We're kicking off the week with an extra helping of In The Frame with Richard Winsor who is starring as Tony in the West End production of Saturday Night Fever.Richard previously played this role on tour across the UK and internationally ahead of bringing the show to the Peacock Theatre in London. Featuring the Bee Gees' greatest hits, Saturday Night Fever tells the story of Tony Manero and his reckless road to dancing success. The role was originated by John Travolta in the 1977 film. Richard started his career as a principal dancer for Matthew Bourne, starring in his productions of Spitfire, The Nutcracker, Play Without Words, Edward Scissorhands, The Car Man, Dorian Gray and Swan Lake. These shows have taken Richard around the world and to some of the most prestigious theatres. Richard then ventured in television, playing Father Francis in Hollyoaks and Caleb in BBC1's Casualty for over 100 episodes. His credits also include Swan Lake 3D (Universal), Streetdance 3D (BBC), Frankenstein (Royal & Derngate), The Anastasia File (Theatre Royal Windsor) and most recently he reunited with Matthew Bourne for The Midnight Bell on tour.Saturday Night Fever runs at the Peacock Theatre until 26th March 2022. Visit www.sadlerswells.com for info and tickets. Hosted by Andrew Tomlins. @AndrewTomlins32Thanks for listening! Email: firstname.lastname@example.orgVisit westendframe.co.uk for more info about our podcasts.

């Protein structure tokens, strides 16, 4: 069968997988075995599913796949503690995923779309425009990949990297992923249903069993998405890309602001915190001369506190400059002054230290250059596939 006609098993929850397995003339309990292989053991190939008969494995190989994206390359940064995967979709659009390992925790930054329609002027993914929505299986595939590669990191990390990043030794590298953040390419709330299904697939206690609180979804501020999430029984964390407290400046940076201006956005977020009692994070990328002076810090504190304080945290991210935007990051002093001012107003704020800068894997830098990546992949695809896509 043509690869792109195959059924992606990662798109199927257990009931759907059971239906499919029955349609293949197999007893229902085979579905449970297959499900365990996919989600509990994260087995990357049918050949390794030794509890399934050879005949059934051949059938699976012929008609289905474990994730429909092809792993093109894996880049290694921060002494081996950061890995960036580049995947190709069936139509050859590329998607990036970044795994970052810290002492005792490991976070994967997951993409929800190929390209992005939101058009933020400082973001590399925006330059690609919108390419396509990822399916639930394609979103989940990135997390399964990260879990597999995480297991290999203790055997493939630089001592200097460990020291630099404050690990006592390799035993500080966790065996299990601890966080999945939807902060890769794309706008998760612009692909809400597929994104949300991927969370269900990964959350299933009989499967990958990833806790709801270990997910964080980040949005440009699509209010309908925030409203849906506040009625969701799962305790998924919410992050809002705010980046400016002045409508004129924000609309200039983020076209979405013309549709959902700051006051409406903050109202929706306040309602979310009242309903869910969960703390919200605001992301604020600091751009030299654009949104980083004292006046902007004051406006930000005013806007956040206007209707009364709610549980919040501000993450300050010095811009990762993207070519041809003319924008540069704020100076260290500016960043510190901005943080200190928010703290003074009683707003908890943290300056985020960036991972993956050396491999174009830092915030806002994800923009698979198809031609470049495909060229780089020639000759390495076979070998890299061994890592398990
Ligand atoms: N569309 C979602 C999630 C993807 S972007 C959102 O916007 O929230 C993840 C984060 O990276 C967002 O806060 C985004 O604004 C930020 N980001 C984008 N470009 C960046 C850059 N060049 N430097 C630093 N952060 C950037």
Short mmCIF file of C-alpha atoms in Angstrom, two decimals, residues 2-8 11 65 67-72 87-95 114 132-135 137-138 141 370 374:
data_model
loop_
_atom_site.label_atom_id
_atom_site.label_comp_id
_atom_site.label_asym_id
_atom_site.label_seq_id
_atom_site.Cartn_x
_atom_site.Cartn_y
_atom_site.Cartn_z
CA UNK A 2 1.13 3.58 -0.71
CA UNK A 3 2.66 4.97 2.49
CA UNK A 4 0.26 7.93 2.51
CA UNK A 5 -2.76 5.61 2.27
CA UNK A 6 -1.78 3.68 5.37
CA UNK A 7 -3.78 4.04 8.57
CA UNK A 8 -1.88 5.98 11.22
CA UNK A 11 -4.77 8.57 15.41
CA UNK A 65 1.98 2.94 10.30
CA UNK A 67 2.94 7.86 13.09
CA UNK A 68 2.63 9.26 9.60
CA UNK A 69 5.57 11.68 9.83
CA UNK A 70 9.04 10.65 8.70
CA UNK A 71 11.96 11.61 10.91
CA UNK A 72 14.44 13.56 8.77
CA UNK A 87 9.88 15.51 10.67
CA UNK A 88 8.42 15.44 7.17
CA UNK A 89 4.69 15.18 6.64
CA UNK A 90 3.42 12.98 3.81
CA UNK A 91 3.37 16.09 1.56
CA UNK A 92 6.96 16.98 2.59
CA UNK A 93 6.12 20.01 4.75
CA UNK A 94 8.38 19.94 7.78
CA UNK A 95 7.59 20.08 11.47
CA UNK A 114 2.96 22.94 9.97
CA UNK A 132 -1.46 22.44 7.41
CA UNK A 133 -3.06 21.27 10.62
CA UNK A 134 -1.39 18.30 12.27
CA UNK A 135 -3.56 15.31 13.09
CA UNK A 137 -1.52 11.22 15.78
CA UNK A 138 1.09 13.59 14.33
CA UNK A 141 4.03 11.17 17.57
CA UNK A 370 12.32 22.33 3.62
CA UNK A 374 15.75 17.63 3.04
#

Welcome to the final week focused on Ashley's biggest crush, Johnny Depp! Today, Ashley and Sammi talk about movies that Ashley has dubbed "The Others": The Lone Ranger, Into the Woods, and Edward Scissorhands. Both hosts can agree that the first movie is not their favorite, but love the other two. They will circle back to do a better discussion of Into the Woods, since today's conversation mainly focuses on Johnny's (very!) brief role. Ashley realized she has never seen Scissorhands all the way through, but Sammi is happy to share what she enjoys most about this iconic film from Tim Burton (which also kicked off the lifelong friendship between Depp and Burton!). At the end of the show, you'll get a teaser for what's coming, as well as some reminiscing about high school crushes. Don't forget to find the show on TikTok and Instagram for more fun! @pixiedusttwinspodcastYou're tuned into a show from Limitless Broadcasting! Head over to Instagram @limitlessbroadcasting to check out our other shows! Support the show (https://www.patreon.com/LimitlessBroadcasting?fan_landing=true)